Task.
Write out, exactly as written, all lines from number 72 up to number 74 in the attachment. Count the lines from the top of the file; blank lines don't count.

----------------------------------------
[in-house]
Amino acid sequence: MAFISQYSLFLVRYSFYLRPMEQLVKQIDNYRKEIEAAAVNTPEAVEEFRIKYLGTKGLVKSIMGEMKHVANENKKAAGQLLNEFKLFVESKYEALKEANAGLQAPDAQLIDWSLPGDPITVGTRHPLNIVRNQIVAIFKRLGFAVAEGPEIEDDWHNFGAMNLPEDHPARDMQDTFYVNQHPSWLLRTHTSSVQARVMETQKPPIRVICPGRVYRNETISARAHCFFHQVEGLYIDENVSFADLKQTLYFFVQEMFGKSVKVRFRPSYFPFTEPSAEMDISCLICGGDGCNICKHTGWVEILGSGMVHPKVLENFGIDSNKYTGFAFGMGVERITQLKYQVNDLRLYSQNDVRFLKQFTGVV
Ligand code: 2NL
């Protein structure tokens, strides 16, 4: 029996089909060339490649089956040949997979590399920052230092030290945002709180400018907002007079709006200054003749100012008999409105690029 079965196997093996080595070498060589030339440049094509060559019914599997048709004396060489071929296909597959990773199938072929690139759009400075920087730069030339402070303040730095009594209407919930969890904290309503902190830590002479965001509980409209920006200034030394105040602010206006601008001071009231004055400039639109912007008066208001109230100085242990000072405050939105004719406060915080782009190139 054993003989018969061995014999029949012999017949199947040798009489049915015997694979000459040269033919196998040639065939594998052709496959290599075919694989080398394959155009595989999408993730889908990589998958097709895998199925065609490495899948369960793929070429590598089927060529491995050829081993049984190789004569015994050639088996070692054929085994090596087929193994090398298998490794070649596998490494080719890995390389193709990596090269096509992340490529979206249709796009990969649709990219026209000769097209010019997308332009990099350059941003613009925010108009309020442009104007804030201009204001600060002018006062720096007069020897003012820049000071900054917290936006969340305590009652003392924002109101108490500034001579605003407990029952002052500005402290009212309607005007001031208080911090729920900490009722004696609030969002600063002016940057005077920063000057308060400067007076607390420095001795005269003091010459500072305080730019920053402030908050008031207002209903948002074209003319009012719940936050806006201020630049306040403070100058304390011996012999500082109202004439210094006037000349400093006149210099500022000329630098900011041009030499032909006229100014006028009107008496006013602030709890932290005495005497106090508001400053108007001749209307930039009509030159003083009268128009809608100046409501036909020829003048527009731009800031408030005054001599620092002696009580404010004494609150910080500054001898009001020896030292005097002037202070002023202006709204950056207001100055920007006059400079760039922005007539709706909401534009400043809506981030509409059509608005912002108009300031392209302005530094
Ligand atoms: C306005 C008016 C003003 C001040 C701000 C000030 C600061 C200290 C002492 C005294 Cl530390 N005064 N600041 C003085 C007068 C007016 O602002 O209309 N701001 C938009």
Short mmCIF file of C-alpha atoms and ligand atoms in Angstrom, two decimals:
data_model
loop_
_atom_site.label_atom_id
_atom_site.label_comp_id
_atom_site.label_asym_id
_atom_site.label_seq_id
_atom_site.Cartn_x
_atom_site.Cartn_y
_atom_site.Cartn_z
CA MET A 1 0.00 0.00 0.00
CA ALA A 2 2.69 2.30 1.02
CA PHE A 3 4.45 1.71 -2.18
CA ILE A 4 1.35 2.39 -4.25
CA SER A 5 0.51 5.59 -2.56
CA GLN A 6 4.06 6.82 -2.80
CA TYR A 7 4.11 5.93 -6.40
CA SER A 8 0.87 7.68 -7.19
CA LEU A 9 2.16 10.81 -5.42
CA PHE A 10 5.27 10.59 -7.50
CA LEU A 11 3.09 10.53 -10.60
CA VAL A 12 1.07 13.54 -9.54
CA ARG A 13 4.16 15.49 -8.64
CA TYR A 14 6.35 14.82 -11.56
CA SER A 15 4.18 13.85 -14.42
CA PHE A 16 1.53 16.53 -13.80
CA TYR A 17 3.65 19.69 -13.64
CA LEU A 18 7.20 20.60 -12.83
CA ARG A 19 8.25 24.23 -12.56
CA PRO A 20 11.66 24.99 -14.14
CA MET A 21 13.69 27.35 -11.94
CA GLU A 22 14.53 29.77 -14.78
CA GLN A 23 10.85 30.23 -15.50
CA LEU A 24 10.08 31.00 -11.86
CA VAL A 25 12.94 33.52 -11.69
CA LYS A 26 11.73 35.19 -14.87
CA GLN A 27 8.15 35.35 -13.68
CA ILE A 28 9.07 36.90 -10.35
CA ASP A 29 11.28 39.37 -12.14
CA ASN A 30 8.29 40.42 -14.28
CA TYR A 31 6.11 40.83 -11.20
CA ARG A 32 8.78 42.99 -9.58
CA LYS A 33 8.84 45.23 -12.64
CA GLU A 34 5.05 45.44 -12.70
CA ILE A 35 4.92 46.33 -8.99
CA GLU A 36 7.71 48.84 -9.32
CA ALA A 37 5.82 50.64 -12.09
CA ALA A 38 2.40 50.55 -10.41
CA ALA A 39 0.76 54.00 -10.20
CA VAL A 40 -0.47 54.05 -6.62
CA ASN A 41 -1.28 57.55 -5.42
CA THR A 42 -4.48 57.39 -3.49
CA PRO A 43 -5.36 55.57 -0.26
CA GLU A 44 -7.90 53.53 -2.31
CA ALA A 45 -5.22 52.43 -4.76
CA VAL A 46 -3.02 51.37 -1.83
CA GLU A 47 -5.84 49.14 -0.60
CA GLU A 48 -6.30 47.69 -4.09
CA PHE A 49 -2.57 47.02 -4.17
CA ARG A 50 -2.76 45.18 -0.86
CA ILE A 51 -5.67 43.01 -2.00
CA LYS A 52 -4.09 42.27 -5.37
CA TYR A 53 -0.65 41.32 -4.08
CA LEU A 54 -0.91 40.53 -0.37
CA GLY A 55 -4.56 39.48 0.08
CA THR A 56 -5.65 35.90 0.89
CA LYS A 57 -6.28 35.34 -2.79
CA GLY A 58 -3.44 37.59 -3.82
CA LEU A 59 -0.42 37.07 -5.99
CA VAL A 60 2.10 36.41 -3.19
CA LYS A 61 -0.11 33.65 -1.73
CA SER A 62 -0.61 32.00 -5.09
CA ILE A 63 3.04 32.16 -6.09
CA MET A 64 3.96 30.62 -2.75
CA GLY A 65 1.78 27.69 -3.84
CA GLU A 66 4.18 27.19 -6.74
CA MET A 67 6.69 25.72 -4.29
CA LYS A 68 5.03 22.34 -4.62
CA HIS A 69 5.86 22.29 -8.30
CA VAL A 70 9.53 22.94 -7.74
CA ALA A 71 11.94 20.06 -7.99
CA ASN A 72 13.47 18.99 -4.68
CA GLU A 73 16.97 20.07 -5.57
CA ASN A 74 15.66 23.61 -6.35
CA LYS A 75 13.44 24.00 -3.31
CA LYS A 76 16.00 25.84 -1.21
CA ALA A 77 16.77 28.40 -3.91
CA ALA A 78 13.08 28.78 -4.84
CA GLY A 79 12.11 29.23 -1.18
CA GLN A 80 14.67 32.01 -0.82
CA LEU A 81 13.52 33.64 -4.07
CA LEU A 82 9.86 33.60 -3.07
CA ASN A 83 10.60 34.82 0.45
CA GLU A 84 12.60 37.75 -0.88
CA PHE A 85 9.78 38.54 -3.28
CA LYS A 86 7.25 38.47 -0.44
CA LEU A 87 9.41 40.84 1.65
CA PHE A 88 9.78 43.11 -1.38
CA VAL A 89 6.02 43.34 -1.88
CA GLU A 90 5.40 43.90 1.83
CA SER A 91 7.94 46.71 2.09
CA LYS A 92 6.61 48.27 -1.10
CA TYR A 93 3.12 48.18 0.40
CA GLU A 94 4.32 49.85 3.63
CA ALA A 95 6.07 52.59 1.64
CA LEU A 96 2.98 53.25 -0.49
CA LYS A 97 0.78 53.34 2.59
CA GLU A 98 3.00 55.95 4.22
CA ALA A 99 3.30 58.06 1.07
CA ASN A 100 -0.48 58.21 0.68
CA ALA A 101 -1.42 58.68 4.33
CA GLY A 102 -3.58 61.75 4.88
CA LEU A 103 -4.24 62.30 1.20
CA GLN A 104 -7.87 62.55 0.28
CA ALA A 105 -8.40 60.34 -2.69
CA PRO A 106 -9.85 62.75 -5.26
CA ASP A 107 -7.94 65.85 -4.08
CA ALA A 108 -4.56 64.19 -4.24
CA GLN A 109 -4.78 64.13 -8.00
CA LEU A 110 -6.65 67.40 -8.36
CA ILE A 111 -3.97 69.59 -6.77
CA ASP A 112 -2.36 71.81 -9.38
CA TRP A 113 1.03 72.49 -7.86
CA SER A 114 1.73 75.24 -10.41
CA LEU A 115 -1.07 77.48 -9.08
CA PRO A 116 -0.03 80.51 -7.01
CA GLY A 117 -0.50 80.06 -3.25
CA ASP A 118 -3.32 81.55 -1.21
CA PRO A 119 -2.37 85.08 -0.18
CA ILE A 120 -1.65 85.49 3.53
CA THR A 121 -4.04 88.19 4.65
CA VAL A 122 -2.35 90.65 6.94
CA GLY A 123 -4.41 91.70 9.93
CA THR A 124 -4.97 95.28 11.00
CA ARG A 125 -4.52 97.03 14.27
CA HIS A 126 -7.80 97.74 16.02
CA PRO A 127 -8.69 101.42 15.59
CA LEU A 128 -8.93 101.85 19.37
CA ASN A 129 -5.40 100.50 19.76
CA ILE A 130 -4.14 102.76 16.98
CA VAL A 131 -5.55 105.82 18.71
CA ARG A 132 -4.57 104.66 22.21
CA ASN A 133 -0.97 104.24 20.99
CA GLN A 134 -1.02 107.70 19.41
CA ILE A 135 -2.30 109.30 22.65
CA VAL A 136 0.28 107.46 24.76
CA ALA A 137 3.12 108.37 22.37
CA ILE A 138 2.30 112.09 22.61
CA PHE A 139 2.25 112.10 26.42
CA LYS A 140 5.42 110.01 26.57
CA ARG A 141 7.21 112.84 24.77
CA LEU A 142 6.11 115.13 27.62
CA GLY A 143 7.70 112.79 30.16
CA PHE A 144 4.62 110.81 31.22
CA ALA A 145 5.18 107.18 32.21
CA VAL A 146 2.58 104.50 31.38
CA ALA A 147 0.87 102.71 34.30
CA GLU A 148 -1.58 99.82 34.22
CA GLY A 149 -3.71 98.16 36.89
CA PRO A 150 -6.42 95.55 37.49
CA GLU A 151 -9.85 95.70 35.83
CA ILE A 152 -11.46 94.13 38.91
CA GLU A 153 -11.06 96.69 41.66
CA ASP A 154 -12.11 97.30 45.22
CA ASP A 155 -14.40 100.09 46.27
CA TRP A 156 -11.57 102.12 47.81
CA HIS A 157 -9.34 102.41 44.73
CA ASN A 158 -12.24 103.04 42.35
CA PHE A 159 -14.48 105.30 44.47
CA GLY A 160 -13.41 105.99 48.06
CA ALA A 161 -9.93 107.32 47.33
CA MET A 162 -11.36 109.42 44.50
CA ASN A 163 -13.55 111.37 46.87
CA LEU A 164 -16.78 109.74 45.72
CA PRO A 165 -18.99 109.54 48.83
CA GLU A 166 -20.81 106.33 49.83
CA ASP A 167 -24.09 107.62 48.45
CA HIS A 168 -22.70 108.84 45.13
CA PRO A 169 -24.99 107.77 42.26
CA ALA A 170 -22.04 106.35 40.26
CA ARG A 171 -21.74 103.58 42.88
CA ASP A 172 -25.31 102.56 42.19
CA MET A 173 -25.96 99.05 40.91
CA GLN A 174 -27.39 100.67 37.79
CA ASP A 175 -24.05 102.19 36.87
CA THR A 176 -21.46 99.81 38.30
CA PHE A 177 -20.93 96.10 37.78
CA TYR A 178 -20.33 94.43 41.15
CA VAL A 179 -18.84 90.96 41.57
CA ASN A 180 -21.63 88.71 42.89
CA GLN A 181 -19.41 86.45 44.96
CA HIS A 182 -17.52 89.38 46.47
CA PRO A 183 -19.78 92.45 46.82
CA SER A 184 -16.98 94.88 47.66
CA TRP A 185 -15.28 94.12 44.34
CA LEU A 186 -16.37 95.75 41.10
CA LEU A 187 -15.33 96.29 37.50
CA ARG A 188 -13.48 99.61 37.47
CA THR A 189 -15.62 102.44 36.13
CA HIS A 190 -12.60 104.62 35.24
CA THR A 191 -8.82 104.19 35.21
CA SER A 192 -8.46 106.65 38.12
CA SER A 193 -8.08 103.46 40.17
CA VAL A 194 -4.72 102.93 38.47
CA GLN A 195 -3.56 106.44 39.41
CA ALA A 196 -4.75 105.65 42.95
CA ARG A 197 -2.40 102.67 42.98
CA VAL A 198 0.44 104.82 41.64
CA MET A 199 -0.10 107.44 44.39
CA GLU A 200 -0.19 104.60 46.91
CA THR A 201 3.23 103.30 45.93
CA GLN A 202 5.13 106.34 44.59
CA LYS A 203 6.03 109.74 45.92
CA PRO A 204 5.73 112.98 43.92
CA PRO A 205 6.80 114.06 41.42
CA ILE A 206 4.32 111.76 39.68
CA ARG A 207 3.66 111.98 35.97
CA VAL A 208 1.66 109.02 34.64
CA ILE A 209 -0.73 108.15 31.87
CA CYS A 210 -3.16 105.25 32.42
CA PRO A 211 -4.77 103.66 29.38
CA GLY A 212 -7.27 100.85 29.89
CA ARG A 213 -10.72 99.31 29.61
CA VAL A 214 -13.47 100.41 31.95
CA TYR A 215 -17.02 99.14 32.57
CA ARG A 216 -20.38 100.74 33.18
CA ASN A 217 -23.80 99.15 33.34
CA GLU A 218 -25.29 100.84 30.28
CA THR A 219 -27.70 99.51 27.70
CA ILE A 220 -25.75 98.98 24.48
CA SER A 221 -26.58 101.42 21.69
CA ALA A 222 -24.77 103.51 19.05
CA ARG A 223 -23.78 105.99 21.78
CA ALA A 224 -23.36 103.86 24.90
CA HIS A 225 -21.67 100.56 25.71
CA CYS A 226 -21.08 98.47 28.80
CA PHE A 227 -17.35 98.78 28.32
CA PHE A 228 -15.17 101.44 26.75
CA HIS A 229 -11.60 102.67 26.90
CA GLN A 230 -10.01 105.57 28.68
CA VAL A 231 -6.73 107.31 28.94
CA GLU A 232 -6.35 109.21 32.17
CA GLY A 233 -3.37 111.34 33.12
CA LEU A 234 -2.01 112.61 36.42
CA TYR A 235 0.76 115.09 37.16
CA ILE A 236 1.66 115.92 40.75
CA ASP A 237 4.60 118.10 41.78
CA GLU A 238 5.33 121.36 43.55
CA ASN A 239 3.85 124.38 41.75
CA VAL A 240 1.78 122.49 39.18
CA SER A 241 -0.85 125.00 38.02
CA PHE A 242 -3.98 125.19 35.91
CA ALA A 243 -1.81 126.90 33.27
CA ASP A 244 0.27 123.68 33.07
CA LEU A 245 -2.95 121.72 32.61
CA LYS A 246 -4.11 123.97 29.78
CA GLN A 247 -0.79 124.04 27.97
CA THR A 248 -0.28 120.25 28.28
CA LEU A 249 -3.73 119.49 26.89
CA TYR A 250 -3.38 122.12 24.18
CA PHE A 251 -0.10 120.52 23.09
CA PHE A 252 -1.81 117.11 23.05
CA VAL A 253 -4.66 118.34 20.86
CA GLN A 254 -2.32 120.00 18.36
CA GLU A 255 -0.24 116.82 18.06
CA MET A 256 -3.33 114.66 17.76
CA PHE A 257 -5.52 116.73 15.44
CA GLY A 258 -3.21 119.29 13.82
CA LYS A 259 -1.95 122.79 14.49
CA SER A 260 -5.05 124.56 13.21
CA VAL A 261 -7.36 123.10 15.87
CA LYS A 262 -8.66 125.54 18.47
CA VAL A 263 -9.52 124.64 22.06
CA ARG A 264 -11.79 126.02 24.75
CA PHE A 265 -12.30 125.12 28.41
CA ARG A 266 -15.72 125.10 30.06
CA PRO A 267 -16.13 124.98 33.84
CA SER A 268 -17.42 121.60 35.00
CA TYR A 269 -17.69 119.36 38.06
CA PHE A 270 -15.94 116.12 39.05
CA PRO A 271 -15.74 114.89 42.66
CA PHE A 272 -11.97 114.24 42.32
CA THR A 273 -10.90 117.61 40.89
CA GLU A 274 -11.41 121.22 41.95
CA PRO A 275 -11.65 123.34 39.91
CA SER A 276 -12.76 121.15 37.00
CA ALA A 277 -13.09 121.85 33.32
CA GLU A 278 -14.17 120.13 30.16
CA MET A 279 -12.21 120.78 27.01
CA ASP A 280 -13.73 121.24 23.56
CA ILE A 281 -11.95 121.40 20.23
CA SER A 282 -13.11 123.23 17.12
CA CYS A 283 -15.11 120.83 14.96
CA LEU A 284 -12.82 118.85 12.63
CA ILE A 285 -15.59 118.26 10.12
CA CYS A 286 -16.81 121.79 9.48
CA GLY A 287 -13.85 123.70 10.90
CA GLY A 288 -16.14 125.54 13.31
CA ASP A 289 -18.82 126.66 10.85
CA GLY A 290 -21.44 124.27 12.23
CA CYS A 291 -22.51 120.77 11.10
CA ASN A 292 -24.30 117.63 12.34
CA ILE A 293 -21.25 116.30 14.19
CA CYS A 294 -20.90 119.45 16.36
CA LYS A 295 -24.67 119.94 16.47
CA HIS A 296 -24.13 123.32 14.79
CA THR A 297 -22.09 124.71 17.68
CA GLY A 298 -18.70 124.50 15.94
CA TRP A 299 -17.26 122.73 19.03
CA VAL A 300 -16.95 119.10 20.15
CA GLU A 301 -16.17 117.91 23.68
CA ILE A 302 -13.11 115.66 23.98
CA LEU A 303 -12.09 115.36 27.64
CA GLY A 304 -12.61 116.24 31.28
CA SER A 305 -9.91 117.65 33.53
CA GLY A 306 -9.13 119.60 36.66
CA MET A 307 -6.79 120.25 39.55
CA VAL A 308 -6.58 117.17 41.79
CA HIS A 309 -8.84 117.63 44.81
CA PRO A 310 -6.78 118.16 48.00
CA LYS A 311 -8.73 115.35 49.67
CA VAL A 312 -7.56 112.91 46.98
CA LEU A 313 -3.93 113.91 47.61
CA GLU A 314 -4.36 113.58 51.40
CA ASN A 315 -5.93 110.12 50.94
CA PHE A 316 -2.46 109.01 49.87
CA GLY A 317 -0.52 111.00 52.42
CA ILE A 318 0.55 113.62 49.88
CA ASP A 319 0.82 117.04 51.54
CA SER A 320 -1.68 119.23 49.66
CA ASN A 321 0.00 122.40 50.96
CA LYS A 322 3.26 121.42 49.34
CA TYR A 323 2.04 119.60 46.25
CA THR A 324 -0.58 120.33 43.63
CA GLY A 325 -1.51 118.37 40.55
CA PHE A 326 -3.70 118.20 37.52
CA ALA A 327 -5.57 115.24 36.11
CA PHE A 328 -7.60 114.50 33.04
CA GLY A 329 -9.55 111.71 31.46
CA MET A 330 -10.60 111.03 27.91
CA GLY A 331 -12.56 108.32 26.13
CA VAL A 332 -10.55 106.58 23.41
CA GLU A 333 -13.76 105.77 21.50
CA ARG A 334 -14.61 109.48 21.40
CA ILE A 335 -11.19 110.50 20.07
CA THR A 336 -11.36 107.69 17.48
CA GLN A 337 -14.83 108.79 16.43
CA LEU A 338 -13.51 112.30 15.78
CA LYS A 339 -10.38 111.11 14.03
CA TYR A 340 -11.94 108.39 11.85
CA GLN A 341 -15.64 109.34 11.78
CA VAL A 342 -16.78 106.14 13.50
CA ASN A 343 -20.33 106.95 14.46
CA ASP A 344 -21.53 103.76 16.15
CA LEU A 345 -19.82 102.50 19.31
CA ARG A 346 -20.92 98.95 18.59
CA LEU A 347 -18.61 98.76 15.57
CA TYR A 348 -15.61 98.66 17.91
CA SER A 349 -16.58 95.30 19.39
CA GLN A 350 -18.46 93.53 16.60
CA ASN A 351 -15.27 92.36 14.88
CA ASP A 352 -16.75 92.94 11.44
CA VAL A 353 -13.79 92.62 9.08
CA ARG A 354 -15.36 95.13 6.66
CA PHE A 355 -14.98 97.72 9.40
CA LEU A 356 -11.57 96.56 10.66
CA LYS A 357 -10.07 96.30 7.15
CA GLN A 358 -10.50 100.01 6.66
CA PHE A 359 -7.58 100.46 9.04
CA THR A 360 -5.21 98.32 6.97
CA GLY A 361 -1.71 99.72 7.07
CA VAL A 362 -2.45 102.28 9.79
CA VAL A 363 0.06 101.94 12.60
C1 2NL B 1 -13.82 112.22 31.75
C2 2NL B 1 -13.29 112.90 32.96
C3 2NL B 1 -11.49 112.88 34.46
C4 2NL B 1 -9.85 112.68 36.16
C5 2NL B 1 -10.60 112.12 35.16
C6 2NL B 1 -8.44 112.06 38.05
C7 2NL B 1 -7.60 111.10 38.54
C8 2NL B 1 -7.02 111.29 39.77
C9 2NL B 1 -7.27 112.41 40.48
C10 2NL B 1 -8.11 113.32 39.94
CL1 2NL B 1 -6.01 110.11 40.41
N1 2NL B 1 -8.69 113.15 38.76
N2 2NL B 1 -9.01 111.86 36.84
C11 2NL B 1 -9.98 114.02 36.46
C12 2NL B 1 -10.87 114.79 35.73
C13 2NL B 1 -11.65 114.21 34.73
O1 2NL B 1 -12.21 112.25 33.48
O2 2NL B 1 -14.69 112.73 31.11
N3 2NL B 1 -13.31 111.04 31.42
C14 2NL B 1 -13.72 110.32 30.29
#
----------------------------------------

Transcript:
CA LYS A 57 -6.28 35.34 -2.79
CA GLY A 58 -3.44 37.59 -3.82
CA LEU A 59 -0.42 37.07 -5.99